As the Atlanta Braves prepared for a Monday workout prior to Tuesday’s Game 1 of the NLDS against the Phillies, they surprised everyone by announcing a six-year, $75 million contract extension for rookie pitcher Spencer Strider. Strider has been a revelation for the club and likely would have pushed teammate Michael Harris right to the end for Rookie of the Year honors in the National League if not for an oblique injury that sidelined him over the final few weeks of the regular season.
Strider is the latest core player that the Braves front office has locked up joining Matt Olson, Austin Riley and Michael Harris. Braves president Alex Anthopoulos said that the process with Strider began in September.
“It could have been done a week ago or two weeks ago,” Alex Anthopoulos said. “The process started in September, I guess, I don’t remember the exact time, but I think September, beginning of September. So sometimes these things just take a little time and they go back and forth. But we’re grateful that it got done.”
“Today was going to be the day just because the way the MLB works with announcements. And after this morning, the focus is absolutely on the team,” Anthopoulos added. “It is on the team regardless. If it wasn’t getting done by last night/this morning at the latest, we would have just maybe talked about it some other time.”
Brian Snitker said earlier this season that the original plan was for Strider to begin the season in the rotation at Gwinnett. However, his performance during the spring and an expanded roster allowed him the opportunity to earn his way on the Opening Day roster.
He was lights out out of the bullpen in the early going and the team took off when he was added to the rotation at the end of May.
“Means everything in the world,” Strider said when asked about signing his new deal. “That’s the motivation in trying to get something like this done is to be here and stay with the people that I come to work with every day. I couldn’t imagine being anywhere else. It’s the people that really make this a great place.”
“It’s great. I think Alex has done a great job and I think he’s done a great job in identifying these because they’re all really good people,” Brian Snitker said when asked about Strider joining the Braves core group going forward. “They’re quality young men. They’re dedicated to what they’re doing. They’re consistent in what they’re doing.”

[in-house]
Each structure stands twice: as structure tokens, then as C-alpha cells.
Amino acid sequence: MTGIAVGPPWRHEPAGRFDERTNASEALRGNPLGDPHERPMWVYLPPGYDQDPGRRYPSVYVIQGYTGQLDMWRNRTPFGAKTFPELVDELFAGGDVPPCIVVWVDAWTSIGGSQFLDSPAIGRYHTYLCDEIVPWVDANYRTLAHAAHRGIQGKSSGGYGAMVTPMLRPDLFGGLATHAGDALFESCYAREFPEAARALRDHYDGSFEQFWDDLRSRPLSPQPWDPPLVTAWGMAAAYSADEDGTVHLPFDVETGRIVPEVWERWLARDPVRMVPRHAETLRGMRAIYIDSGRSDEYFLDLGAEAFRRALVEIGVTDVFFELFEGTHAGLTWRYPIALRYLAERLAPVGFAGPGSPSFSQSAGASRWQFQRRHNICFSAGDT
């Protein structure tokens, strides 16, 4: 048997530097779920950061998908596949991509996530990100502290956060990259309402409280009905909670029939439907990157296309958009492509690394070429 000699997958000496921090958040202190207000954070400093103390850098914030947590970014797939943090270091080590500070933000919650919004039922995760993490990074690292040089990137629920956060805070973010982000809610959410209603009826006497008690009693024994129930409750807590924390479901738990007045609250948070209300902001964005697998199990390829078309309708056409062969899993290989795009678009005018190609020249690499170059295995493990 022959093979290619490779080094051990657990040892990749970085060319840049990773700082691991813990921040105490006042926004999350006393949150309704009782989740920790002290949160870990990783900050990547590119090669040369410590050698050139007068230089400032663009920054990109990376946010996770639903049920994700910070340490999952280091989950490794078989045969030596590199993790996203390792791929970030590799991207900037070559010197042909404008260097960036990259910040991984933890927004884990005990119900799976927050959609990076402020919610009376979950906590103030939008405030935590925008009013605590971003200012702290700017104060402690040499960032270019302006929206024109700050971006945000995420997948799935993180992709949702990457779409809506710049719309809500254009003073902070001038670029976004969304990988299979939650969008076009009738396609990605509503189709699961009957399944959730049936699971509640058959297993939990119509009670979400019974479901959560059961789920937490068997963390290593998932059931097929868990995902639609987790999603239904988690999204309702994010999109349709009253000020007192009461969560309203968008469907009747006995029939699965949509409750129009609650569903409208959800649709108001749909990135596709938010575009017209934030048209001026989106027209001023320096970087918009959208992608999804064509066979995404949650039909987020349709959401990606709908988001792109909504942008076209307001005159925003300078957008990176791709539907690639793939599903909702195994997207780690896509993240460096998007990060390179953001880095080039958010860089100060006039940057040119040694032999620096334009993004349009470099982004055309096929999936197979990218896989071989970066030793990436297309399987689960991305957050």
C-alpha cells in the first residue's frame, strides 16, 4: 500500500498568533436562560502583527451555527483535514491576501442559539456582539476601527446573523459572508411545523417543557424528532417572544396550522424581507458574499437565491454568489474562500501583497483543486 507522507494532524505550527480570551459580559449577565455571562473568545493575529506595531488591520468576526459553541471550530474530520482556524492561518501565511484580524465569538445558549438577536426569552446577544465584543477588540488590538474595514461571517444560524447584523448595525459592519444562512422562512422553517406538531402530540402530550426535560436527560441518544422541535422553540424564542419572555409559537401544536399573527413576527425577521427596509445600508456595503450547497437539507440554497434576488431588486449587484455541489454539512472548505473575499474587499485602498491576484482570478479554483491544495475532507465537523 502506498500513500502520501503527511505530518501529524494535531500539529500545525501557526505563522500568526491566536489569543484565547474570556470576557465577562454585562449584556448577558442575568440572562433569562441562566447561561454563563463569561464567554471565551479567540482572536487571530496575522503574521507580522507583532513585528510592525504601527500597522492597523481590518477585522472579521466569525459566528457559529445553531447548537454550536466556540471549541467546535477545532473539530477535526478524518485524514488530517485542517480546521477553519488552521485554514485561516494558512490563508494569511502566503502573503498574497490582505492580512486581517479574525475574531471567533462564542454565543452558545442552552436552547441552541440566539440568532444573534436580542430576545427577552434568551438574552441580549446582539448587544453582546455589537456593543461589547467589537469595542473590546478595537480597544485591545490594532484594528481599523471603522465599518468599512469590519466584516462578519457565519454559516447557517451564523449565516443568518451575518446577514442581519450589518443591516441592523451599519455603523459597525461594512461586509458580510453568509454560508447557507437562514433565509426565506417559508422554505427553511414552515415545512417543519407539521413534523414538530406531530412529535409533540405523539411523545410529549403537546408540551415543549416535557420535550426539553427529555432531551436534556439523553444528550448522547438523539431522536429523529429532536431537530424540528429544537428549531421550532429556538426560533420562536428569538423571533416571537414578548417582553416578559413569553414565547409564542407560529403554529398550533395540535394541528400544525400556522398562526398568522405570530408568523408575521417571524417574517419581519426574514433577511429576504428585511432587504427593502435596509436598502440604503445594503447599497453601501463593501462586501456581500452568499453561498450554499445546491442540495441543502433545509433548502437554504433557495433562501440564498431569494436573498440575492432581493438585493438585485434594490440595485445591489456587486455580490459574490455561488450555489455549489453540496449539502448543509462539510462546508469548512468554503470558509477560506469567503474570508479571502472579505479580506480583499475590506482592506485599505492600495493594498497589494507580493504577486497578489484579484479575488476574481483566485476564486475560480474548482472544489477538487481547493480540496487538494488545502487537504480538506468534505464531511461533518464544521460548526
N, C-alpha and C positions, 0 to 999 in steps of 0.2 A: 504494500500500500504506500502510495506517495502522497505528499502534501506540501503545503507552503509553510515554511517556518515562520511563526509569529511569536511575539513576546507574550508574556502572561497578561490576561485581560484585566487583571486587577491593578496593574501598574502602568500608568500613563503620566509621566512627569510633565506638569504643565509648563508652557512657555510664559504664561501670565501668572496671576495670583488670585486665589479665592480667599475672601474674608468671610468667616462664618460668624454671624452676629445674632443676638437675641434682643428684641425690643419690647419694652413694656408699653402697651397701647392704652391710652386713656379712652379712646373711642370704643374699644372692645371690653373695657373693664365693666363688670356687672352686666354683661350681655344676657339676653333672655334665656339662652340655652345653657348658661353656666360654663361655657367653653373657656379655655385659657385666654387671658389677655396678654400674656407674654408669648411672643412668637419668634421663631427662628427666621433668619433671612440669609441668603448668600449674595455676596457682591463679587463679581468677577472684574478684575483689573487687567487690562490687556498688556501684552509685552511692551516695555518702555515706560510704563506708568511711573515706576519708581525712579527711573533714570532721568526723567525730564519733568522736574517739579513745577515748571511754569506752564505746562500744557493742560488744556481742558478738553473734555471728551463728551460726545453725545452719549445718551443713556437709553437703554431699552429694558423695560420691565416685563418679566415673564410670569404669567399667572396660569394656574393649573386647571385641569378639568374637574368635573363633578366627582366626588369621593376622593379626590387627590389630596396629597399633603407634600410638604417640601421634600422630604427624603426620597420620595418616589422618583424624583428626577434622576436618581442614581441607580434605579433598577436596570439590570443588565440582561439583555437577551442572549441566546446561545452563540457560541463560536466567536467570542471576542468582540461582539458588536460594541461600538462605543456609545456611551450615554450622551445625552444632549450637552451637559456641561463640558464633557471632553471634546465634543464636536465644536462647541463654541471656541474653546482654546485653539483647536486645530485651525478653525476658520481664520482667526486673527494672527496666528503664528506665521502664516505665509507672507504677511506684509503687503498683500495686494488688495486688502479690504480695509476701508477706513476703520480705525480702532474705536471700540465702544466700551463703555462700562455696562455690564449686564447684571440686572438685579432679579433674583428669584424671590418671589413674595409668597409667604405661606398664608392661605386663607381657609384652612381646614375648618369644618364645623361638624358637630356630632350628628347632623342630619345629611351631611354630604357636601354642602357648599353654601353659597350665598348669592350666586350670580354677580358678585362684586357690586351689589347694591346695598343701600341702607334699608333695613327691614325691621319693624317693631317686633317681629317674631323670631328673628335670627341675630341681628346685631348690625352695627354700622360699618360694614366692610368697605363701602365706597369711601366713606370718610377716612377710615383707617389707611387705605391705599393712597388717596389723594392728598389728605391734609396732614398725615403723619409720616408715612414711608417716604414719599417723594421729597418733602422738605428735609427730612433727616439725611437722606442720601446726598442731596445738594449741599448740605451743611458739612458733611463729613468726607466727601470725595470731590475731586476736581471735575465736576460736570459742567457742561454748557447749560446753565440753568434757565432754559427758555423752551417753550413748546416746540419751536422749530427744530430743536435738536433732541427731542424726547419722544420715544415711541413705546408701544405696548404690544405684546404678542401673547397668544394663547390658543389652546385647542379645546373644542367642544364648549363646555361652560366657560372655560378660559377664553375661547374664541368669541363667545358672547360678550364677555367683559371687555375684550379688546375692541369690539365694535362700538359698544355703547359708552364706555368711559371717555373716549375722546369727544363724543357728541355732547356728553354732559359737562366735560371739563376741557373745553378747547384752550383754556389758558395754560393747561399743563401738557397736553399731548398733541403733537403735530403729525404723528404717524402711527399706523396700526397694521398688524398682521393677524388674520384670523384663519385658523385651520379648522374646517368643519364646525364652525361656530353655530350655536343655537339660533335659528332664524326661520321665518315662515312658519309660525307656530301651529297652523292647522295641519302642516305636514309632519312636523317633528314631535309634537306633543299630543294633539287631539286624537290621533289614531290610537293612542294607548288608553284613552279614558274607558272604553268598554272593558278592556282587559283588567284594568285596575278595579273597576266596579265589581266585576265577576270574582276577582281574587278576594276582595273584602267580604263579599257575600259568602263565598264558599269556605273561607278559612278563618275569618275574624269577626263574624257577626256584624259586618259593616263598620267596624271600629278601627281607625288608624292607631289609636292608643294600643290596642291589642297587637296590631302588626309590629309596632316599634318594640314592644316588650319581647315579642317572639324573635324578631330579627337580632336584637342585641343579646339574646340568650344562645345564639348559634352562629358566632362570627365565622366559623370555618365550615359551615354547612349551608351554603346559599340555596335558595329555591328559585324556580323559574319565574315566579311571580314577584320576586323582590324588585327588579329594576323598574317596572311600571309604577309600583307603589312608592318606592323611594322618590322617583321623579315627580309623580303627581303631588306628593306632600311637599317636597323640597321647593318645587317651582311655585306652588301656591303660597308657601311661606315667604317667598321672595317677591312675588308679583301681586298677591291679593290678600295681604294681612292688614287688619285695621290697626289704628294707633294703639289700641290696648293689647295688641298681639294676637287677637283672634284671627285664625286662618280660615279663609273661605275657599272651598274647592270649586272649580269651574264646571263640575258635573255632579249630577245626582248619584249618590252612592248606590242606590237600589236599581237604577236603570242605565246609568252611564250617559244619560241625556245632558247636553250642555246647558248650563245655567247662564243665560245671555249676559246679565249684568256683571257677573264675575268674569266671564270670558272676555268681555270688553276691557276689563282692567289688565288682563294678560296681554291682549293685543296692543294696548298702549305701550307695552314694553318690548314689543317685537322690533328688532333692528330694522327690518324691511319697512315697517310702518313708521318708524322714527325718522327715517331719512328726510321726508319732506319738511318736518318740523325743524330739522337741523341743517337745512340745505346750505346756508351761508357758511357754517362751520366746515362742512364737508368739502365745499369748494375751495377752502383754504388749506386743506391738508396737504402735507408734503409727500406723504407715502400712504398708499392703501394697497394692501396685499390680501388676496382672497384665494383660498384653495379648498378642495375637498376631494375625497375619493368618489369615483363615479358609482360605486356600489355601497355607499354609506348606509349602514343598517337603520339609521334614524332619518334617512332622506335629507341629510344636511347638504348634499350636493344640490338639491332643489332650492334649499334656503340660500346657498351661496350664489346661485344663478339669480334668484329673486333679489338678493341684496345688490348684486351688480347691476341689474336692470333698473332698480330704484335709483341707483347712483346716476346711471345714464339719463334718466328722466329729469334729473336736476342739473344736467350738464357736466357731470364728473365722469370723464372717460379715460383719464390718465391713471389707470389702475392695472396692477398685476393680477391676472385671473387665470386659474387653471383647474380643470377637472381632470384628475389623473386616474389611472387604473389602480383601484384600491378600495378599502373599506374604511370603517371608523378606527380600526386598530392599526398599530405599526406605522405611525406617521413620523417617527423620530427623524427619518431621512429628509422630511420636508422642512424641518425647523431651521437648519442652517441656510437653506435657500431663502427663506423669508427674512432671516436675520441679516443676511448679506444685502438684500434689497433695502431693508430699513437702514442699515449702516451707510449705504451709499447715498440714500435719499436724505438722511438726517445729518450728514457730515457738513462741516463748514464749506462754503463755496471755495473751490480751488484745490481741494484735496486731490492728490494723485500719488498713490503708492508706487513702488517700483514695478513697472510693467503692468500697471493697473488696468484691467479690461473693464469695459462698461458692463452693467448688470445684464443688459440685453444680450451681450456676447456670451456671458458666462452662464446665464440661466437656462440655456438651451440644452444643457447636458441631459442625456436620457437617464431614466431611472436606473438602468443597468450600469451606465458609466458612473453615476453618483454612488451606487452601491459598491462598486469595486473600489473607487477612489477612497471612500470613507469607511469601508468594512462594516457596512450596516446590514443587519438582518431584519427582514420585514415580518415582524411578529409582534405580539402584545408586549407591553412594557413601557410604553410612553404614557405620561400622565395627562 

“I mean, when you identify the talent that these guys have and to get them, it’s good for the room, I think, in there, in that clubhouse, to know these guys are going to be all together for a while,” Snitker added.
Strider appeared in 31 games and made 20 starts for Atlanta while posting a 2.67 ERA and a 1.83 FIP. He logged 202 strikeouts in just 131 2⁄3 innings. As a fourth round pick out of Clemson in the 2020 MLB Draft, Strider was asked if signing an extension now adds pressure.
“I mean, not at all, really,” Strider said. “My goal is always to outperform any expectations. There’s nobody that has higher aspirations or expectations for performance than myself. So in that way, I don’t feel any pressure. The expectation is that I outperform any contract I ever sign. I’m just excited that there’s some security in knowing I’ll be here with these guys in this clubhouse.”
The big question for Strider heading into the NLDS is his health. The Braves were very cautious with his oblique strain and didn’t want to rush him back for fear of losing him for a longer length of time. He recently started throwing again and threw off the mound Sunday. He was slated to take part in Monday’s on-field workout at Truist Park.
“I feel great. Threw off the mound yesterday,” Strider said. “I haven’t done anything today. So we’re still waiting to get out there and do our work for today and see how that goes. Those decisions and everything will be up to the team, of course, and how we want to plan for the series and stuff. I feel good, and hopefully it keeps trending in that direction.”
Snitker was expectedly noncommittal in regards to Strider’s availability or his potential role for the NLCS.
“We’re still working that out. He threw yesterday,” Snitker said. “I watched him, he was really good, but he hadn’t been out there yet to throw again, to run around. I know he feels good.”
We’re still kind of mulling that over the next couple of days,” Snitker added. “We’ll see how he is when we get out there and talk about it today and then we’re kind of leaving a lot of options open.”